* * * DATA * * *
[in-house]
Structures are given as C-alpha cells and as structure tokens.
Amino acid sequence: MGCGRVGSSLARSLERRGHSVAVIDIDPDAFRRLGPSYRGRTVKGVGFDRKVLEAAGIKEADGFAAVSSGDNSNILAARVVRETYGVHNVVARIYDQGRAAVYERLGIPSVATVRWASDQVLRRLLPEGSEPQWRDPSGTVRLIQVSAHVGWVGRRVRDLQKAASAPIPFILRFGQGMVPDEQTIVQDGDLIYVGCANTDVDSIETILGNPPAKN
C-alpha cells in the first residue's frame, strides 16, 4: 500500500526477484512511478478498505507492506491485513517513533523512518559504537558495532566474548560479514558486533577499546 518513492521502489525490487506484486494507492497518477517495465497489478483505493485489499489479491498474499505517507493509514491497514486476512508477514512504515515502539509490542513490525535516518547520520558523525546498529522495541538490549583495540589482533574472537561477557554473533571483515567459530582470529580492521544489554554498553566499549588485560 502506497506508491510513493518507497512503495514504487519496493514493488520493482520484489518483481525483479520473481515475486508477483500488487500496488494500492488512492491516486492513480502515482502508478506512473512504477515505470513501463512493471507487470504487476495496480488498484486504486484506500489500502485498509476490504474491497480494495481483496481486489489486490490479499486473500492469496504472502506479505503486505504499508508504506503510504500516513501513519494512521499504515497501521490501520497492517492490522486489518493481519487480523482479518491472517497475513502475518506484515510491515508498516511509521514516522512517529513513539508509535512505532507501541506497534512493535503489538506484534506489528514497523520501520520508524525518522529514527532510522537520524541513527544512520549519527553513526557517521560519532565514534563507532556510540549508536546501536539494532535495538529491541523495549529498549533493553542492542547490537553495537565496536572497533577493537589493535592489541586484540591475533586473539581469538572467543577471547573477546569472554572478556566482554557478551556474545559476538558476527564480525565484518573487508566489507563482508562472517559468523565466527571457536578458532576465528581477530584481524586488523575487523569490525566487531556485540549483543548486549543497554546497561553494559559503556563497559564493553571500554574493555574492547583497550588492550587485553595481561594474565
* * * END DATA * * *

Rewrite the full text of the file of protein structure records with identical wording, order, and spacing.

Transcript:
[in-house]
Structures are given as C-alpha cells and as structure tokens.
Amino acid sequence: MGCGRVGSSLARSLERRGHSVAVIDIDPDAFRRLGPSYRGRTVKGVGFDRKVLEAAGIKEADGFAAVSSGDNSNILAARVVRETYGVHNVVARIYDQGRAAVYERLGIPSVATVRWASDQVLRRLLPEGSEPQWRDPSGTVRLIQVSAHVGWVGRRVRDLQKAASAPIPFILRFGQGMVPDEQTIVQDGDLIYVGCANTDVDSIETILGNPPAKN
C-alpha cells in the first residue's frame, strides 16, 4: 500500500526477484512511478478498505507492506491485513517513533523512518559504537558495532566474548560479514558486533577499546 518513492521502489525490487506484486494507492497518477517495465497489478483505493485489499489479491498474499505517507493509514491497514486476512508477514512504515515502539509490542513490525535516518547520520558523525546498529522495541538490549583495540589482533574472537561477557554473533571483515567459530582470529580492521544489554554498553566499549588485560 502506497506508491510513493518507497512503495514504487519496493514493488520493482520484489518483481525483479520473481515475486508477483500488487500496488494500492488512492491516486492513480502515482502508478506512473512504477515505470513501463512493471507487470504487476495496480488498484486504486484506500489500502485498509476490504474491497480494495481483496481486489489486490490479499486473500492469496504472502506479505503486505504499508508504506503510504500516513501513519494512521499504515497501521490501520497492517492490522486489518493481519487480523482479518491472517497475513502475518506484515510491515508498516511509521514516522512517529513513539508509535512505532507501541506497534512493535503489538506484534506489528514497523520501520520508524525518522529514527532510522537520524541513527544512520549519527553513526557517521560519532565514534563507532556510540549508536546501536539494532535495538529491541523495549529498549533493553542492542547490537553495537565496536572497533577493537589493535592489541586484540591475533586473539581469538572467543577471547573477546569472554572478556566482554557478551556474545559476538558476527564480525565484518573487508566489507563482508562472517559468523565466527571457536578458532576465528581477530584481524586488523575487523569490525566487531556485540549483543548486549543497554546497561553494559559503556563497559564493553571500554574493555574492547583497550588492550587485553595481561594474565